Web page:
At Vespers yesterday the antiphons used on the feast of the Circumcision were heard again, O admirabile commercium etc with the psalms of feasts for the Blessed Virgin (Pss. 109, 112, 121, 126 & 147). The chapter is proper to the feast and the Office hymn Ave, maris stella. The antiphon on the Magnificat is proper to the feast Senex Puerum portabat etc. A commemoration of the preceding feast of St. Ignatius of Antioch was sung. At Compline the tone of Te lucis was that for feast of the Virgin with the Doxology in honour of the Incarnation Jesu, tibi sit gloria etc.

At Mattins the invitatory is proper, Ecce venit as templum sanctum suum Dominator Dominus: Gaude et laetare, Sion occurrens Deo tuo. The antiphons and psalms for each nocturn come from the Common of feast of the Blessed Virgin as does the Office hymn Quem terra, pontus, sidera. In the first nocturn the lessons are from the Book of Exodus and from Leviticus. The responsories are proper to feast and particularly beautiful. In the second nocturn the lessons come from a sermon of St. Augustine and in the third nocturn the homily if from St. Ambrose. At Lauds the antiphons are proper to the feast and sung with the Sunday psalms. The antiphon on the Benedictus is again proper to the feast, Cum inducerent etc.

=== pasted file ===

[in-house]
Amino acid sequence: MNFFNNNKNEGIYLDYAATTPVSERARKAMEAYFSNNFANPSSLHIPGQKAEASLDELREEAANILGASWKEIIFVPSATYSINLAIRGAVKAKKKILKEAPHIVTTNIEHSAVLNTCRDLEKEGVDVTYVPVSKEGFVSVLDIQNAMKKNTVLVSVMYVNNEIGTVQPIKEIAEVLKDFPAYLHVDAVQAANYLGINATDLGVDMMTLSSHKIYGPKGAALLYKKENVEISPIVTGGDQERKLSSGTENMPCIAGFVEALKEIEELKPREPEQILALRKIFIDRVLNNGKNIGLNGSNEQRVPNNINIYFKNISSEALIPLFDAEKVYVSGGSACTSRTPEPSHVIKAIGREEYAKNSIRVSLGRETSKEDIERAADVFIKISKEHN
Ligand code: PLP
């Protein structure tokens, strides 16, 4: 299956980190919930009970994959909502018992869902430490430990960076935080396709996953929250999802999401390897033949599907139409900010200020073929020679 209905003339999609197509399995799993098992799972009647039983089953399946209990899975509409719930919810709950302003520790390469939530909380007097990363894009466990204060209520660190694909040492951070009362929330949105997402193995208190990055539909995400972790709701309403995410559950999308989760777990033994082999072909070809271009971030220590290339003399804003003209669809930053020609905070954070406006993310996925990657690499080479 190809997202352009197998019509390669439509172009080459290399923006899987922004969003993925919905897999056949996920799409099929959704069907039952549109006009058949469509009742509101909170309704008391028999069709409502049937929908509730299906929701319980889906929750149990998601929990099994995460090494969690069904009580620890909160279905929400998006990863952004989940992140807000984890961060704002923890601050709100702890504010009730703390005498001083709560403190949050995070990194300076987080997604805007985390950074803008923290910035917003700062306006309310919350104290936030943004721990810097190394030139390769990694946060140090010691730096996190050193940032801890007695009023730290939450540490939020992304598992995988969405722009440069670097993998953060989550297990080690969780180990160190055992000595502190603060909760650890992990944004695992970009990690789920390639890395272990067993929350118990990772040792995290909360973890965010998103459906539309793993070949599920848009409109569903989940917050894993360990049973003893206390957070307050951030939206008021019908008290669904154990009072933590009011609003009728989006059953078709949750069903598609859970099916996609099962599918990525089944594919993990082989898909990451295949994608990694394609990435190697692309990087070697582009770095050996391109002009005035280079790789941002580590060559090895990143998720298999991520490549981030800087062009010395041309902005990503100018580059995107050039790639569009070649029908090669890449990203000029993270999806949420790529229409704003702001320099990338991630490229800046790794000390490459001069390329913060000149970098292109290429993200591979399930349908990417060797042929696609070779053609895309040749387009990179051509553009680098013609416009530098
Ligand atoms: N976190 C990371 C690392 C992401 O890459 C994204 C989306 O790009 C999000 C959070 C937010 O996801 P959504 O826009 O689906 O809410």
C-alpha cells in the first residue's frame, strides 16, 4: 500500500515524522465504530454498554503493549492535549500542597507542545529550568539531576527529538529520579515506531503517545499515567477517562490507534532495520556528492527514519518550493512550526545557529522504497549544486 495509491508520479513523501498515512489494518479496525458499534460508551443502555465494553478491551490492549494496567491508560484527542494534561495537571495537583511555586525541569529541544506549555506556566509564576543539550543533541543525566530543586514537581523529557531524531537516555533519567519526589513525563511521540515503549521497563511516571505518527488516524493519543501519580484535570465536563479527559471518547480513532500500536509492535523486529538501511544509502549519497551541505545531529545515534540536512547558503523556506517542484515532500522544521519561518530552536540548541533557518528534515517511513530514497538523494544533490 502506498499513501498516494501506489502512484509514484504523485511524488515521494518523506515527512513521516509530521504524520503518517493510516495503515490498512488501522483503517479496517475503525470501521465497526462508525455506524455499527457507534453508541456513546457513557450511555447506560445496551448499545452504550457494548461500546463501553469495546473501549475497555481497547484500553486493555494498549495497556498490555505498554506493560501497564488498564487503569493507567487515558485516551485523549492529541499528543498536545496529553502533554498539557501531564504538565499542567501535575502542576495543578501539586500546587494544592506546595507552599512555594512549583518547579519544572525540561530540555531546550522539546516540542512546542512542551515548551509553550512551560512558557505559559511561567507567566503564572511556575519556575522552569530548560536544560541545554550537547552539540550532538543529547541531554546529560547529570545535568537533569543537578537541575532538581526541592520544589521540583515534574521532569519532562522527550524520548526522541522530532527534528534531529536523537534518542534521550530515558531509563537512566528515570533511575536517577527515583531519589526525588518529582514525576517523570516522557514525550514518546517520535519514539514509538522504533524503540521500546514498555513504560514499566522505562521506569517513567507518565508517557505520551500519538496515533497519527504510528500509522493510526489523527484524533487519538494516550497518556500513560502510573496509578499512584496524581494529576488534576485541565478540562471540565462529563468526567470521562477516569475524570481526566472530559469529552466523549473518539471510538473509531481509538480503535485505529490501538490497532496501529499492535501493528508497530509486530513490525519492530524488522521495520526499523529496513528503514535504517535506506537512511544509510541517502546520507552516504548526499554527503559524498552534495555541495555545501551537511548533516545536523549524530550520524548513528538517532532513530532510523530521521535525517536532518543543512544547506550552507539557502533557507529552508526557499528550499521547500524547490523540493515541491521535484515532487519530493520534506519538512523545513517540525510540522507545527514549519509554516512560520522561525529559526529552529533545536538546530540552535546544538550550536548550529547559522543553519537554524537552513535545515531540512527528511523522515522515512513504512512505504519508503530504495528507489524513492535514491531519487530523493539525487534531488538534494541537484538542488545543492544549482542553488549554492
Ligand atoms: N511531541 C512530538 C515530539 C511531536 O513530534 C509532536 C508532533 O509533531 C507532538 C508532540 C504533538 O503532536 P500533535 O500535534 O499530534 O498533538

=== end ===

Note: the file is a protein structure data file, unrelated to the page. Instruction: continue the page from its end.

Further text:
At the Hours the hymns have the melody of the BVM and the Doxology Jesu tibi sit gloria etc. The antiphons from Lauds are sung with the feastal psalms. At Prime the psalms are 53, 118i & 118ii, in the short responsory the versicle Qui natus es de Virgine is sung and the lesson is of the feast, Et placebit.

After Terce the blessing of candles takes place. The celebrant vests in a violet cope and the ministers in violet folded chausubles. The altar is vested in violet and the organ is silent (as is always the case when folded chausubles are used.) At the Epistle corner the celebrant sings five prayers of blessing in the ferial tone. Incense is then blessed, lustral water sprinkled over the candles whilst the celebrant says Asperges me and then the candle are censed. Candles are then distributed while the antiphon Lumen ad revelationem is sung interpolated into the canticle Nunc dimittis. At the conclusion of this the antiphon Exsurge, Domine is sung with a Doxology. After the distribution the celebrant returns with the ministers to the Epistle corner and chants Oremus. As the feast falls after Septuagesima the deacon sings Flectamus genua and the sub-deacon Levate. The celebrant then sings the collect Exaudi. The procession then takes place with lighted candles during the singing of three antiphons Adorna thalamum, Responsum accepit Simeon and Obtulerunt. These text are clearly ancient and found, almost verbatim, in the Menaion of the Byzantine rite.